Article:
Reviewing your payment terms

Construction contracts usually have a ‘due date’, setting out when the payment is due, and a ‘final date for payment’ which, as the name implies, is the date by which payment has to be made. If, payment is not made by the final date for payment it is overdue. In light of rising interest rates, do you need to reconsider how long you leave between the due date and final date for payment? Would a shorter gap ease some of the burden on your business? You could also consider bringing forward your due date.

It is also worth checking that your payment terms reflect how you invoice. For example, do you invoice weekly while your terms say you invoice monthly? Having consistency across your terms and what you actually do in practice will leave you less vulnerable to late payments and cash flow problems.

Can you charge interest on late payments?

Under the Late Payments and Commercial Debt Regulations 2013, a business is entitled to charge interest at 8% plus base rate on any late payments. In addition, there is a fixed “damages” sum dependent upon the value of the debt. You are able to set a lower level of interest in your terms and conditions. Many firms avoid charging interest because it can damage client relationships. However, you have up to six years from the date of the breach to be able to claim the interest. But beware, if you delay in bringing the claim the court might not award you the full amount for the full period.  Legal advice should be sought, whether the claim is immediate or delayed, as it can be difficult to enforce without going through a lawyer.

Fluctuations

A building contract can contain a mechanism under which the contract sum increases due to fluctuation events. These events can be increased cost in labour, materials, transportation, currency, taxation and so on.  Fixed lump sum contracts generally, by their nature do not permit the contract sum to change due to fluctuations.

A contractor usually accepts a fluctuations risk where the contract period is a matter of months rather than years, although in practice this also depends on prevailing market conditions. It is certainly worth checking if your contract permits price fluctuations and to include such provisions in future contracts.

What if my business does not get paid for work we have done?

If you believe you have not been paid by a client, the first thing to do is to check the terms of your contract to make sure payment is definitely due and owing. If the debt is due and owing, you should consider serving a Default Notice. This is a formal notice demanding payment. The notice usually allows seven to 14 days to correct the breach, depending on the terms of the contract. The Default Notice informs the other party of the breach and gives them an opportunity to correct the breach. This can often lead to repayment quicker than legal proceedings and preserves the contract for the benefit of the parties. Any future breach on similar terms may allow you to terminate the contract.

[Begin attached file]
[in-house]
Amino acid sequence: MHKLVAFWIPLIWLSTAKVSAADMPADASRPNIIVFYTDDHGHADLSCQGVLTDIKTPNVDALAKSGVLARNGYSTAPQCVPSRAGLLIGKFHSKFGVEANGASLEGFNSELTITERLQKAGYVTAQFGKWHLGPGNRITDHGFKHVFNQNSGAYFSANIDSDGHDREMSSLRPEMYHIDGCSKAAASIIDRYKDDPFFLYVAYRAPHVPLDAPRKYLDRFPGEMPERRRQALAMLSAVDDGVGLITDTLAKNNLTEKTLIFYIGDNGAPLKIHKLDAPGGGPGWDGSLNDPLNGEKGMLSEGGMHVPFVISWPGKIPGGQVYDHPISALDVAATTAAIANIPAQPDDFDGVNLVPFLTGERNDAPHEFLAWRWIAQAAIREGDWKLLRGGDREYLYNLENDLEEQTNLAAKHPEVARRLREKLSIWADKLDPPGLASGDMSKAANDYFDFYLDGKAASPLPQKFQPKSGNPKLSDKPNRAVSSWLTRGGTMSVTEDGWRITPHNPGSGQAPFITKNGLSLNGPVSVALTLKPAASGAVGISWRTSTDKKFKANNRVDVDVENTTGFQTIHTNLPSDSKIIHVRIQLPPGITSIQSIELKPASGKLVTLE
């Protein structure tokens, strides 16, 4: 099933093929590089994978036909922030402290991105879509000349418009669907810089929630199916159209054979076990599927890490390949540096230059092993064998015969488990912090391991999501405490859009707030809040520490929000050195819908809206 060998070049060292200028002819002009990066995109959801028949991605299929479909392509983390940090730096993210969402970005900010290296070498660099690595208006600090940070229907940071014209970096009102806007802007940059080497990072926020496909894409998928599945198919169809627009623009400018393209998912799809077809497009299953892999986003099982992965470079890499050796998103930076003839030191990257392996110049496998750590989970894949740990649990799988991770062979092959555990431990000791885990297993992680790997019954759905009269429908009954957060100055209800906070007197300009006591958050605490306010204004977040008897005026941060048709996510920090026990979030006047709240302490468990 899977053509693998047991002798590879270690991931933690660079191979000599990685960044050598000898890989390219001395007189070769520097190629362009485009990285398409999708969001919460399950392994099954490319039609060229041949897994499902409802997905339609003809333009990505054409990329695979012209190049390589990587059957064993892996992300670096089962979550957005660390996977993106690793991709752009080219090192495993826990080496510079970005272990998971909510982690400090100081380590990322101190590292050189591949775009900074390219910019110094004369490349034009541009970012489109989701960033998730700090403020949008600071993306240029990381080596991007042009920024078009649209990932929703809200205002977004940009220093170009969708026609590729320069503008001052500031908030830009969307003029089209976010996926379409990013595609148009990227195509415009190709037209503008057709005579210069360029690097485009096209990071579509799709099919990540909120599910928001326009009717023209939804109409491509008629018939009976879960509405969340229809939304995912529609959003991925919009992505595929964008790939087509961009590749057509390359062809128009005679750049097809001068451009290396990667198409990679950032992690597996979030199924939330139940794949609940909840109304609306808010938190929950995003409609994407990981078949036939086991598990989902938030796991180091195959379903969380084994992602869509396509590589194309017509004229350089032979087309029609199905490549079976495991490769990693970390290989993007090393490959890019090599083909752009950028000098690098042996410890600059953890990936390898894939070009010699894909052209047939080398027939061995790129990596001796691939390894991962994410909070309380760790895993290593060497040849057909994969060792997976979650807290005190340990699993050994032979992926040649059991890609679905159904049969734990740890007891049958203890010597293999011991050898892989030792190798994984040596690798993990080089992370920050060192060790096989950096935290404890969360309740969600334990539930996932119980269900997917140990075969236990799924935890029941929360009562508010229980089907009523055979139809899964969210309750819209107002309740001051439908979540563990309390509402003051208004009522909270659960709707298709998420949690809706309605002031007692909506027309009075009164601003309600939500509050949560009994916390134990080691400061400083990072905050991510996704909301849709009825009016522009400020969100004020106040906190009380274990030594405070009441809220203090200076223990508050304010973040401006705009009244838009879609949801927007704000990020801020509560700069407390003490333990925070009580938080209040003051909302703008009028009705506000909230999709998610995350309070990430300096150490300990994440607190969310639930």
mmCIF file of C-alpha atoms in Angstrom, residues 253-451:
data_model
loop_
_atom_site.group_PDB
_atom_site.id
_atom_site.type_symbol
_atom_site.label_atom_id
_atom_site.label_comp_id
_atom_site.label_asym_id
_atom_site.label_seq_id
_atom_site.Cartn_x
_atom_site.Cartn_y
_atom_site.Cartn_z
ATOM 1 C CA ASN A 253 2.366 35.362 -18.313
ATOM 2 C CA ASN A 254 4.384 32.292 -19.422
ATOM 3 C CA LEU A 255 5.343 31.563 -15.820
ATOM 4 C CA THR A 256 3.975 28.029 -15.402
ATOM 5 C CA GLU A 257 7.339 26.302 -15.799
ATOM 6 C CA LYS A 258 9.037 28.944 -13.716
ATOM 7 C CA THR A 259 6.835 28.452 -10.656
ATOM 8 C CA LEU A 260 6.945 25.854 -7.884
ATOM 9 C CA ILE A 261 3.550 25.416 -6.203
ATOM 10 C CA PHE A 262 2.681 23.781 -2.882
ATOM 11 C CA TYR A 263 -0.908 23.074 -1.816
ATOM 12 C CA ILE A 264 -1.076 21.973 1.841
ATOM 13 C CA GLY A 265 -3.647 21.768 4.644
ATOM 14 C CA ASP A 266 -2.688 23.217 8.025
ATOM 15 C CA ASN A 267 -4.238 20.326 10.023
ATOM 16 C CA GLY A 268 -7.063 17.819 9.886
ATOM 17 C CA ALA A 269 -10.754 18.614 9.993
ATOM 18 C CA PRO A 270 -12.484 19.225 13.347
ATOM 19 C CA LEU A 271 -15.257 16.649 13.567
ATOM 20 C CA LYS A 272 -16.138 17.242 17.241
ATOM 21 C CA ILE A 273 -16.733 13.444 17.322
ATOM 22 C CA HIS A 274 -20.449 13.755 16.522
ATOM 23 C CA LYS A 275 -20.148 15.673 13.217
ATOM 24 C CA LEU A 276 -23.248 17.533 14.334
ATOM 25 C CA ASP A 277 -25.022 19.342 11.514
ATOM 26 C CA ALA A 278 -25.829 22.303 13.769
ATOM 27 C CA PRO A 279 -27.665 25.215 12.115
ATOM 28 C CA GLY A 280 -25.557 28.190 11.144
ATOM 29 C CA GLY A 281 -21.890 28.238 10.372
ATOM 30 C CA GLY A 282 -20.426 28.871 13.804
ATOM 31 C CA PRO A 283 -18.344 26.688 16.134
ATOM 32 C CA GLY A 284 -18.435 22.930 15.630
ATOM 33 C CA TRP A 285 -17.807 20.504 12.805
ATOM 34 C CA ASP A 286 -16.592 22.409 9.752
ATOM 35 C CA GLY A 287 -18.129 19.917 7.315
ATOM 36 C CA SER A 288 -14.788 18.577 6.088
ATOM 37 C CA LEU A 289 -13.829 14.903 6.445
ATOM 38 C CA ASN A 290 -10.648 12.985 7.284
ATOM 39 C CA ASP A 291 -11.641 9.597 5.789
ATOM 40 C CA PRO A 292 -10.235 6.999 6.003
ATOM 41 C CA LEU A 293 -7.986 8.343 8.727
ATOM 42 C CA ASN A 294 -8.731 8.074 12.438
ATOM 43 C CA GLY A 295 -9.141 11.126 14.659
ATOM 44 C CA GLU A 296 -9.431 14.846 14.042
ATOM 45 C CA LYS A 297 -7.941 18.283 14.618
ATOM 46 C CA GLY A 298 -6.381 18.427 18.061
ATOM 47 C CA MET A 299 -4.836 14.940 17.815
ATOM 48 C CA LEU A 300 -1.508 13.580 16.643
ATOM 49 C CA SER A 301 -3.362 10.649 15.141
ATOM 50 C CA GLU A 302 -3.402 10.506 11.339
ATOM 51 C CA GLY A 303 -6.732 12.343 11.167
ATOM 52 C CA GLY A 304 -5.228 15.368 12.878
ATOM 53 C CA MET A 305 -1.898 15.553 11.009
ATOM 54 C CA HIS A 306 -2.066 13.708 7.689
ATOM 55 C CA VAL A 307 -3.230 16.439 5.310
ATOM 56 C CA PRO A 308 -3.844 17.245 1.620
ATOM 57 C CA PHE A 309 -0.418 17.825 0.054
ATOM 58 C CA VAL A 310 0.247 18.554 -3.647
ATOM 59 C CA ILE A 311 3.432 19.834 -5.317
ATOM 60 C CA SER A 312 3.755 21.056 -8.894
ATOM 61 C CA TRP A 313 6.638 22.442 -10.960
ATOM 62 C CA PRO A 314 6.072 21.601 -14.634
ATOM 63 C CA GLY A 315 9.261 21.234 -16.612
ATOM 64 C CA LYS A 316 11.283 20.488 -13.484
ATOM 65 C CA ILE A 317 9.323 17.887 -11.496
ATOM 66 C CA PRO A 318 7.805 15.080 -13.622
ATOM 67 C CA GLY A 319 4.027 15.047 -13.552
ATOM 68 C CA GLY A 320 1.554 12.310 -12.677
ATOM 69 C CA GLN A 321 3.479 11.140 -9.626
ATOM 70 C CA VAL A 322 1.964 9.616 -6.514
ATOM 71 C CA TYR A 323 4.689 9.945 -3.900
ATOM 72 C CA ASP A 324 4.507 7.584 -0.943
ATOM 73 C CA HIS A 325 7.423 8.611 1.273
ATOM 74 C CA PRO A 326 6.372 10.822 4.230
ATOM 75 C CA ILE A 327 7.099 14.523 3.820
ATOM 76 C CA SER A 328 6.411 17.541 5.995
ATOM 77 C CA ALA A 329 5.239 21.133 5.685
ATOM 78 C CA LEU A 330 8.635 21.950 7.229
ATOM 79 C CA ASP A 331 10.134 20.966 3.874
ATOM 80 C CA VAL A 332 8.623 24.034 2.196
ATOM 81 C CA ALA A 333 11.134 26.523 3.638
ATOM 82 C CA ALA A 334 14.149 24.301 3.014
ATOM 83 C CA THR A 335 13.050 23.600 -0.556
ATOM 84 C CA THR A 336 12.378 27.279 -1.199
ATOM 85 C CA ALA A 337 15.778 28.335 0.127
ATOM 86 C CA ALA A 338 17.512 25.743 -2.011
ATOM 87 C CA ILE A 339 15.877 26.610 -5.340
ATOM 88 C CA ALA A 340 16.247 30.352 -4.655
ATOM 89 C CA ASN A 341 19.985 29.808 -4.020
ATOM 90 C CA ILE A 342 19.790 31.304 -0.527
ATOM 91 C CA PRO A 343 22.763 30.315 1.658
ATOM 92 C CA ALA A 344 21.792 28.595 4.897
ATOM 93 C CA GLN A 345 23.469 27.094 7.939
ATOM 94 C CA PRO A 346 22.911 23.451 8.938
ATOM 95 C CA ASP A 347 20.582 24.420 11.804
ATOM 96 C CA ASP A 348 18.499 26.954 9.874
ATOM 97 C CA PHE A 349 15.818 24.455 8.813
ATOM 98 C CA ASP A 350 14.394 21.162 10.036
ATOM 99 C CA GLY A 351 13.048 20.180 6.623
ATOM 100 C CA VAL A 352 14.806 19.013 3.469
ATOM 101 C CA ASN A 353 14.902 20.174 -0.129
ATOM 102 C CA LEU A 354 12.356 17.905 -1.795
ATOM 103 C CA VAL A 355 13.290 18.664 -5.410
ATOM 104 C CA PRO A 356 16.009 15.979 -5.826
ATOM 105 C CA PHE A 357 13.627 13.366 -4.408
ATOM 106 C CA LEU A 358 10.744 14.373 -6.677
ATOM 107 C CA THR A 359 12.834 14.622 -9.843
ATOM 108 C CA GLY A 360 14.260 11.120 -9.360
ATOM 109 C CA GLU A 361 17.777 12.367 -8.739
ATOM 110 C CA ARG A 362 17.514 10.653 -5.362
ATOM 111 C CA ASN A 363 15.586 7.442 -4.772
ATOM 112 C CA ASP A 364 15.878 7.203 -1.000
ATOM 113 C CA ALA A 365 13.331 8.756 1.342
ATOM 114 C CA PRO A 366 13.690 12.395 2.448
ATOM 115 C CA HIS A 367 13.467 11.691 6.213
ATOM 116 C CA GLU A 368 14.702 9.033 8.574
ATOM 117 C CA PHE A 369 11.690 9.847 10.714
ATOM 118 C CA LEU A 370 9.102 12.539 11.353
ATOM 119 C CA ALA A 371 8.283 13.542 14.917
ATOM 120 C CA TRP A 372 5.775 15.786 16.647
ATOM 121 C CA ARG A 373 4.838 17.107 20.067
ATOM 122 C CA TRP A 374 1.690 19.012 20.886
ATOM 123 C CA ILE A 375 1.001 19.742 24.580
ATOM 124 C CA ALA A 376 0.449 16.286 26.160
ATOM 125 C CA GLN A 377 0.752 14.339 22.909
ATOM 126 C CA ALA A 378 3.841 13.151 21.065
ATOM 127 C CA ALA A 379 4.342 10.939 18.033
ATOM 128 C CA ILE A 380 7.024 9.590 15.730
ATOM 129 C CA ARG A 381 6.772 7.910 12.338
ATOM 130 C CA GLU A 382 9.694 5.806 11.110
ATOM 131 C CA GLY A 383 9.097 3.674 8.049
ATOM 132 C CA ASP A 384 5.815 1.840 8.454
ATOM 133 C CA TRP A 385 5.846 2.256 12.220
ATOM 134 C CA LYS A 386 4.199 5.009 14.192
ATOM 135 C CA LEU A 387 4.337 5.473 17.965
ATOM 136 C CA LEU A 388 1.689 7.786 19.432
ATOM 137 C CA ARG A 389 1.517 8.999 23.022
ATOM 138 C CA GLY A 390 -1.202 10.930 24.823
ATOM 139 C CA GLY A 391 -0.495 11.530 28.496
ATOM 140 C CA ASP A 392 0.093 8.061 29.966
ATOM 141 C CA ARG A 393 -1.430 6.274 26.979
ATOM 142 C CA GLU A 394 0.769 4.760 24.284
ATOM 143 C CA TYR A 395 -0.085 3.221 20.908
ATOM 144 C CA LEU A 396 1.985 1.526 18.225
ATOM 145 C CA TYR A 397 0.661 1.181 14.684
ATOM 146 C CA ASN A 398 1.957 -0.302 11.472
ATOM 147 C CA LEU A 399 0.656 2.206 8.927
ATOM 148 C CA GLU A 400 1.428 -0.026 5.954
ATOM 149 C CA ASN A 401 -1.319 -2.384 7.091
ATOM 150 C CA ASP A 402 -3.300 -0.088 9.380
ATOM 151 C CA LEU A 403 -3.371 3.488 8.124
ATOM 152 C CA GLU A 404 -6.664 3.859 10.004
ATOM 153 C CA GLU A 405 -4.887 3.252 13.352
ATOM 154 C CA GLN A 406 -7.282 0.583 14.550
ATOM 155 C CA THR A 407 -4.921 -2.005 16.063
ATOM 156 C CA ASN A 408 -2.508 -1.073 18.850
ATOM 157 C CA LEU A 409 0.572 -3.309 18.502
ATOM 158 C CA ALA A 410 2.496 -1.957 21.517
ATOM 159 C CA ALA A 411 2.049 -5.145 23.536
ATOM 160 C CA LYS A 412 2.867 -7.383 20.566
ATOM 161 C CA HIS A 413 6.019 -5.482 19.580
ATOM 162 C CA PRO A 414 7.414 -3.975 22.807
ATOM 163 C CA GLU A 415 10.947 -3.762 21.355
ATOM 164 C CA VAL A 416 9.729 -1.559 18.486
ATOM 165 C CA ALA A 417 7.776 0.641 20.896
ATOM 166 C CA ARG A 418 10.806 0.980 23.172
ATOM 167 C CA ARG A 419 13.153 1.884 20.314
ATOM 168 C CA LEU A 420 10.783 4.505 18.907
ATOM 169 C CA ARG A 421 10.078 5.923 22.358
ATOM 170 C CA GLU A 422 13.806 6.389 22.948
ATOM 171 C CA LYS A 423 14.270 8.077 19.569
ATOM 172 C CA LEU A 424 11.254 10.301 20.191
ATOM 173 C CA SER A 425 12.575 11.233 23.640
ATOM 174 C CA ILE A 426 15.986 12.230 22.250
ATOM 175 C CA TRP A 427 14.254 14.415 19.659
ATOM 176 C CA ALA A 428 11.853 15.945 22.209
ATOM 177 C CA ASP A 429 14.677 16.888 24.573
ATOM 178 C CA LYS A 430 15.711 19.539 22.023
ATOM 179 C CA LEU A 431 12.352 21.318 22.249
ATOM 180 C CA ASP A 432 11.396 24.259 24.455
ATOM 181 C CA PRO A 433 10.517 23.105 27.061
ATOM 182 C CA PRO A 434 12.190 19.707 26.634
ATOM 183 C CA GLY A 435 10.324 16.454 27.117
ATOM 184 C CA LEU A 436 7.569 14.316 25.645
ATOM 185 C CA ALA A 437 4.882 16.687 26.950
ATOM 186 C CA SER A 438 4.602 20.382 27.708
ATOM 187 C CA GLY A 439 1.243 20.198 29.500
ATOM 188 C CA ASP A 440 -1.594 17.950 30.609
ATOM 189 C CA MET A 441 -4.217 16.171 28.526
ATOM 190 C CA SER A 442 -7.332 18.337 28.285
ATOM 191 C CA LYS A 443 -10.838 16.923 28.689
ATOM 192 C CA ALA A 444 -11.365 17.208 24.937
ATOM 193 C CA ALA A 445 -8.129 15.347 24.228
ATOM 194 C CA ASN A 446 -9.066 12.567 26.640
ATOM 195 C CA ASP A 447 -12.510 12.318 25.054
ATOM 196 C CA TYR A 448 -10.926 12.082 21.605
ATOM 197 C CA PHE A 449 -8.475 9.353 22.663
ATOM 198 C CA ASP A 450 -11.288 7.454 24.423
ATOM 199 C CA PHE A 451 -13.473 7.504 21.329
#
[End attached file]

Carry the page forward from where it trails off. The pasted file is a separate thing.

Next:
Most Default Notices need to contain certain information and/or be served in a particular way. You should obtain legal advice before serving one as the effects on the parties can be serious, especially if one is served incorrectly.

Serious or persistent breaches of the contract may allow termination. This is a very serious step to take and you should always obtain legal advice before doing so as otherwise you may be sued for wrongful termination; even if you are owed money by the debtor.

Most building contracts specify that alternative dispute resolution (ADR) will be used to deal with any disputes, including debts. ADR includes mediation and other ways of resolving disputes without going through an expensive court case. A lawyer will be able to guide you through this process and explain the advantages and risks.

Rising interest rates will have consequences for any business. This is a timely opportunity to check your payment clauses in your terms of business and ensure your invoices state interest is payable on late payments. And, if you don’t have any terms of business, now is a good time to rectify that.

For more information or advice contact Jo Cook in the Corporate and Commercial Team at Coodes Solicitors on 0800 3283282 or jo.cook@coodes.co.uk. For advice on settling a Dispute, please contact Gareth White in the Commercial Disputes Team on  01872 246200 or gareth.white@coodes.co.uk

The post Why construction firms should review their payment terms following the rise in interest rates appeared first on Coodes Solicitors.

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If the business you work for is struggling financially it can have a massive impact on your finances and wellbeing. Coodes Solicitors Employment Lawyer Philip Sayers explains what you are entitled to if your employer is insolvent.

It is extremely stressful if the company you work for is failing, particularly if it is struggling to make the monthly payroll when you have your own bills to pay. It is useful to have some knowledge about where you stand should your employer be unable to pay you what you are owed.